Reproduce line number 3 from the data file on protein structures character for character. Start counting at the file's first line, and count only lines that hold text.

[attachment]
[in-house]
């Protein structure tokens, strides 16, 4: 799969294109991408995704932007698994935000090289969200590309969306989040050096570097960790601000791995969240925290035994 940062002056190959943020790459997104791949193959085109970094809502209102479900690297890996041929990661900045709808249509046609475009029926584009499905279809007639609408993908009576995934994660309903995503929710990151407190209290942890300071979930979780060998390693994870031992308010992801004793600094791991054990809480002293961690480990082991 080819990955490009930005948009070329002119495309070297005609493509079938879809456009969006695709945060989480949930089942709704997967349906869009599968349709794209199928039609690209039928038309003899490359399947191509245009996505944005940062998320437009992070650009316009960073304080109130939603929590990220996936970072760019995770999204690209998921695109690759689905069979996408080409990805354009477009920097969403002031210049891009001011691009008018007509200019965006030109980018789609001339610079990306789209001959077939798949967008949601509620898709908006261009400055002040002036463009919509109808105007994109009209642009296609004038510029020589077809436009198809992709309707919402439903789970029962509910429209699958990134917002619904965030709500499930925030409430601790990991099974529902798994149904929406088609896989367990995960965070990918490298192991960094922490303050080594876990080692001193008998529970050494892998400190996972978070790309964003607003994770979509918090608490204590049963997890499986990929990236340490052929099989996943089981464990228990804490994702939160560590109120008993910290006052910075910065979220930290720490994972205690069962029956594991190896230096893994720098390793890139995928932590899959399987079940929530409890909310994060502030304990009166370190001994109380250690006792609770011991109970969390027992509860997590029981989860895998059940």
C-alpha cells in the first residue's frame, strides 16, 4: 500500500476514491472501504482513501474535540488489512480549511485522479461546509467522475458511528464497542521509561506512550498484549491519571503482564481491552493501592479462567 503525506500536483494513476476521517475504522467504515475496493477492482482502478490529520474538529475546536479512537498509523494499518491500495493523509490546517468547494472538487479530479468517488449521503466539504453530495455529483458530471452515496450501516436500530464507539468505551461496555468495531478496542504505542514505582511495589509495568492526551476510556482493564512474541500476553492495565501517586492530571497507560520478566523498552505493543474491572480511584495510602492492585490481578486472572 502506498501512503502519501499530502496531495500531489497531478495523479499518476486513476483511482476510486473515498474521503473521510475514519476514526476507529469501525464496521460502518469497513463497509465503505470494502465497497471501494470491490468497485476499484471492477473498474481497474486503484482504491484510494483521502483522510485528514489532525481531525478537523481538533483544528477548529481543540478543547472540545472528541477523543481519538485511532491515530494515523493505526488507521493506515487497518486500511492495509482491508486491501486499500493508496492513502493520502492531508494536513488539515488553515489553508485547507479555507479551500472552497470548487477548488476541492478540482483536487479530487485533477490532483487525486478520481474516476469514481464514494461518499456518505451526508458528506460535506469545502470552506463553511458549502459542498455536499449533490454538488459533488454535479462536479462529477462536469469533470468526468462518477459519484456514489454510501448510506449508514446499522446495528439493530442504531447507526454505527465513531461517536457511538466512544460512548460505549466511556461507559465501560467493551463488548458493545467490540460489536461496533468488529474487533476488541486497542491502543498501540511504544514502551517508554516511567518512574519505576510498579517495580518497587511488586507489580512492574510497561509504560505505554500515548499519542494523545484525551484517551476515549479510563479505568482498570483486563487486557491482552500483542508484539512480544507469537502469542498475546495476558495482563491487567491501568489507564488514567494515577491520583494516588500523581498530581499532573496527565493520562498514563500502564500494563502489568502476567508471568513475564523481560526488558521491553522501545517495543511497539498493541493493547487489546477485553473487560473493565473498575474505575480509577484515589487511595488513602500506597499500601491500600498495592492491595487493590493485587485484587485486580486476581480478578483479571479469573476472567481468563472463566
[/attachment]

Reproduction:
C-alpha cells in the first residue's frame, strides 16, 4: 500500500476514491472501504482513501474535540488489512480549511485522479461546509467522475458511528464497542521509561506512550498484549491519571503482564481491552493501592479462567 503525506500536483494513476476521517475504522467504515475496493477492482482502478490529520474538529475546536479512537498509523494499518491500495493523509490546517468547494472538487479530479468517488449521503466539504453530495455529483458530471452515496450501516436500530464507539468505551461496555468495531478496542504505542514505582511495589509495568492526551476510556482493564512474541500476553492495565501517586492530571497507560520478566523498552505493543474491572480511584495510602492492585490481578486472572 502506498501512503502519501499530502496531495500531489497531478495523479499518476486513476483511482476510486473515498474521503473521510475514519476514526476507529469501525464496521460502518469497513463497509465503505470494502465497497471501494470491490468497485476499484471492477473498474481497474486503484482504491484510494483521502483522510485528514489532525481531525478537523481538533483544528477548529481543540478543547472540545472528541477523543481519538485511532491515530494515523493505526488507521493506515487497518486500511492495509482491508486491501486499500493508496492513502493520502492531508494536513488539515488553515489553508485547507479555507479551500472552497470548487477548488476541492478540482483536487479530487485533477490532483487525486478520481474516476469514481464514494461518499456518505451526508458528506460535506469545502470552506463553511458549502459542498455536499449533490454538488459533488454535479462536479462529477462536469469533470468526468462518477459519484456514489454510501448510506449508514446499522446495528439493530442504531447507526454505527465513531461517536457511538466512544460512548460505549466511556461507559465501560467493551463488548458493545467490540460489536461496533468488529474487533476488541486497542491502543498501540511504544514502551517508554516511567518512574519505576510498579517495580518497587511488586507489580512492574510497561509504560505505554500515548499519542494523545484525551484517551476515549479510563479505568482498570483486563487486557491482552500483542508484539512480544507469537502469542498475546495476558495482563491487567491501568489507564488514567494515577491520583494516588500523581498530581499532573496527565493520562498514563500502564500494563502489568502476567508471568513475564523481560526488558521491553522501545517495543511497539498493541493493547487489546477485553473487560473493565473498575474505575480509577484515589487511595488513602500506597499500601491500600498495592492491595487493590493485587485484587485486580486476581480478578483479571479469573476472567481468563472463566